Monday, September 10, 2007

South Paw Blues

Once upon a time a few years ago, I was trying to convince my friend Danielle to take up knitting. I was sure that she would enjoy it. It would help her relax, meditate, be one with the universe. I did my best to sell knitting as a cure-all, but Danielle was hesitant. She was too left-handed, she felt, to be crafty. Too left-handed? Is there really such a thing, I wondered?

Over the years I've come to the conclusion that when it comes to arts and crafts, the answer, quite possibly, is yes. Left-hander that I am, I, too, have struggled with all manner of crafting, from pottery to crochet, cross stitch to quilting. I think it's possible that some of my, shall we say, limitations as an arts and crafts girl are related to my status as a south paw.

What I've learned is that I just have to work harder than other crafty girls. I'm going to make more mistakes, misread more directions, and generally just get it plain wrong more often, than my less challenged sisters. I've learned to anticipate where I'll be most likely to mess up. I transpose knitting directions onto a legal pad, writing things out, drawing charts, so I understand what I'm trying to do. But if I don't mind starting over, over and over and over, I can get the job done and feel pretty good about it.

My latest endeavor, as I've mentioned in earlier posts, is sewing. Yesterday, I spent an hour or so working on the throw I'm making. As always, I'm learning. My first lesson: I was an idiot not to buy a seam ripper the minute I bought a sewing machine. In fact, I think there should be a law that all sewing machines have to come with seam rippers scotch-taped to them. Why did I think I could live without one?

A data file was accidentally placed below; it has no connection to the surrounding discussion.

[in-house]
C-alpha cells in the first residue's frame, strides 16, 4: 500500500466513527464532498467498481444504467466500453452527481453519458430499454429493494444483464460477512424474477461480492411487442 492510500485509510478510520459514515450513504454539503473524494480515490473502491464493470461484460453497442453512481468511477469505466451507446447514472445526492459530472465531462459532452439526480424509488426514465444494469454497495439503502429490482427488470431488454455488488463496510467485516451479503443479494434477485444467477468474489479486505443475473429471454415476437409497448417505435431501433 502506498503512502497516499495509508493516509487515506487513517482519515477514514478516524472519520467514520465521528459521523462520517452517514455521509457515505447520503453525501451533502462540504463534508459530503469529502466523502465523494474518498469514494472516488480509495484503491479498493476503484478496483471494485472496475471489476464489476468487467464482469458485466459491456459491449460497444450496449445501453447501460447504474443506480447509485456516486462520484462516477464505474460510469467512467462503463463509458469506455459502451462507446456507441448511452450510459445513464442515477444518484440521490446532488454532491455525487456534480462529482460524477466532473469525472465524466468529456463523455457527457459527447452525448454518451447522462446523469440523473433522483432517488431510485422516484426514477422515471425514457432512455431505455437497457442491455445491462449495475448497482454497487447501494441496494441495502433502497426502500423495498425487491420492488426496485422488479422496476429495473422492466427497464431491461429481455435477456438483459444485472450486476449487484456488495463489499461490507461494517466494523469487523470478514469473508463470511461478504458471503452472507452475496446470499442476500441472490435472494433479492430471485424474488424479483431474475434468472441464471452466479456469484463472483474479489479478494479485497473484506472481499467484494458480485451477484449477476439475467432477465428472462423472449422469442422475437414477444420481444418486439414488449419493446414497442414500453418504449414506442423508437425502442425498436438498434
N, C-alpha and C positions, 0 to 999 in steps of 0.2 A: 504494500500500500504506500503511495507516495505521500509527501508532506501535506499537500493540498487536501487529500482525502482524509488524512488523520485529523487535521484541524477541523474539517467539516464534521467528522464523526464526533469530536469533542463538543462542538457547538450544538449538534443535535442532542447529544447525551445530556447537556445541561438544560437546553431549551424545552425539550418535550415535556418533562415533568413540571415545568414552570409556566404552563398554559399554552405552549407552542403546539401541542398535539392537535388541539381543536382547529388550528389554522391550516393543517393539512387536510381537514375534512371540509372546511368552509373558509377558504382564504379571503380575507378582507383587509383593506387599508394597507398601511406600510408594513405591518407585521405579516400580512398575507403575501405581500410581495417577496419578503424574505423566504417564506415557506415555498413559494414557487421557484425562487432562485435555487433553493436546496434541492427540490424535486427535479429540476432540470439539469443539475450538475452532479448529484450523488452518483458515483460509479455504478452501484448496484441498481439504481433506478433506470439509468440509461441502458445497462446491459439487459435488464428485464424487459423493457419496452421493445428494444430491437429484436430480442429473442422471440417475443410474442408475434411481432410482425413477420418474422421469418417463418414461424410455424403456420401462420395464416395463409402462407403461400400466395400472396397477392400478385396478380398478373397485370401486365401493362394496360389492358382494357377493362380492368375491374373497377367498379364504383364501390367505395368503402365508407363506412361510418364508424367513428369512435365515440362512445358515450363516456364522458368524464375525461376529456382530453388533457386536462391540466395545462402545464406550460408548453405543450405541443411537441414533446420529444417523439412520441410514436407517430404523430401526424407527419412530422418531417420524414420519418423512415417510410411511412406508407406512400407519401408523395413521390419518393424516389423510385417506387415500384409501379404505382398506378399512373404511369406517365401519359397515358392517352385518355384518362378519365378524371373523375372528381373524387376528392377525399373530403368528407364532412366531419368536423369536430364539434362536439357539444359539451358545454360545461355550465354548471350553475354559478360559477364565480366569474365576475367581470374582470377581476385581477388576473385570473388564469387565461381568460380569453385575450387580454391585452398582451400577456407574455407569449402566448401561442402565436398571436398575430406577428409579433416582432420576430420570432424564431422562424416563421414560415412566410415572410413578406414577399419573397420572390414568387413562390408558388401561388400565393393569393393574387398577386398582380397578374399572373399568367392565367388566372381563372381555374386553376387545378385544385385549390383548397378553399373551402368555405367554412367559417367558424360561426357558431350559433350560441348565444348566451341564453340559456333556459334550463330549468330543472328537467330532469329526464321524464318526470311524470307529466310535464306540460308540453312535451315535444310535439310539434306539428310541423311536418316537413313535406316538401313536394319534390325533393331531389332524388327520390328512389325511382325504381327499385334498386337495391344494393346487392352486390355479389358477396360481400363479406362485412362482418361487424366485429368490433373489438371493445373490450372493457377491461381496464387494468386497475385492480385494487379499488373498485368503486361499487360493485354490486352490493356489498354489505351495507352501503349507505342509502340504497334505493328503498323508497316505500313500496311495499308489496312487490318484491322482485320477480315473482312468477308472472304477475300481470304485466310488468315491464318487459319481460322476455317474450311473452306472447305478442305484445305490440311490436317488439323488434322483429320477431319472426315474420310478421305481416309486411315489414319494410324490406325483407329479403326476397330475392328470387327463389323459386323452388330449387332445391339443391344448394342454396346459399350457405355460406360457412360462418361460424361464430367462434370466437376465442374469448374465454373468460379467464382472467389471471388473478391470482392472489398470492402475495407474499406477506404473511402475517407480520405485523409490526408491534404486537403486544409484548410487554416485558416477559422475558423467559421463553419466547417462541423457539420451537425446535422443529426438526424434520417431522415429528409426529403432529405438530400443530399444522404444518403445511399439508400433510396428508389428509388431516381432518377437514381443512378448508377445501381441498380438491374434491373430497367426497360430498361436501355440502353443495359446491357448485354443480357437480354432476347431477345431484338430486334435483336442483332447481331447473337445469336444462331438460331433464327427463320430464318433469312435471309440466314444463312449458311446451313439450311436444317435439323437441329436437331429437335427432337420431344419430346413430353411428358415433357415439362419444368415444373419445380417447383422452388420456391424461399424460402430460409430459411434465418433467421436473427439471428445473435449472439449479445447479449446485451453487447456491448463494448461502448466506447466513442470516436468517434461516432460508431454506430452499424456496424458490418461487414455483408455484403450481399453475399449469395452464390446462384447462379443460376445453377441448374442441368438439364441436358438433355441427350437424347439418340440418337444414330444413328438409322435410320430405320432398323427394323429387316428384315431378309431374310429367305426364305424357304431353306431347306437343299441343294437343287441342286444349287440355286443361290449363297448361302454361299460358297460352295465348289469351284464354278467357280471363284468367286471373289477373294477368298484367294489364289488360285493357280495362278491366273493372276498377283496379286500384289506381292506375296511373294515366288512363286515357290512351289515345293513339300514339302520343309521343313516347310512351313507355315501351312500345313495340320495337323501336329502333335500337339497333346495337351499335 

Imagine me last fall, novice sewer, stitching up my aprons with the smallest stitches possible--I thought it looked pretty that way, sort of french--sewing the most crooked seams you've ever seen (I'm thinking about having little labels made up that read "I was not drunk when I sewed this item"), and then picking them out with scissors. That right there is the reason it took me over a week to make an apron that was essentially an oversized handkerchief with ties.

Yesterday, I sewed plenty of crooked seams (though I also sewed some straight ones--I'm getting better with practice). With my handy dandy seam ripper, it took me about thirty seconds to rip them out. Genius!


VictoriaE said...

YES. I am lefthanded and my Grandma could not teach me to knit, she tried hard too. Lefthandedness was also a problem when trying to learn to play tennis..

Left-Handed Housewife said...

VictoriaE--When I took tennis lessons, I was taught to serve with my right hand (no one thought to ask if I was left-handed, and for some reason it never occurred to me to mention it). As a result, I can't serve to save my life, and I can't figure out how to serve with my left hand (weird, huh?).

My mom, a right-hander, taught me how to knit and crochet, but it was tough. I finally figured out how to knit left-handed, or continental, style, holding and guiding the yarn with my left hand. I actually think it's a far superior kind of knitting. :)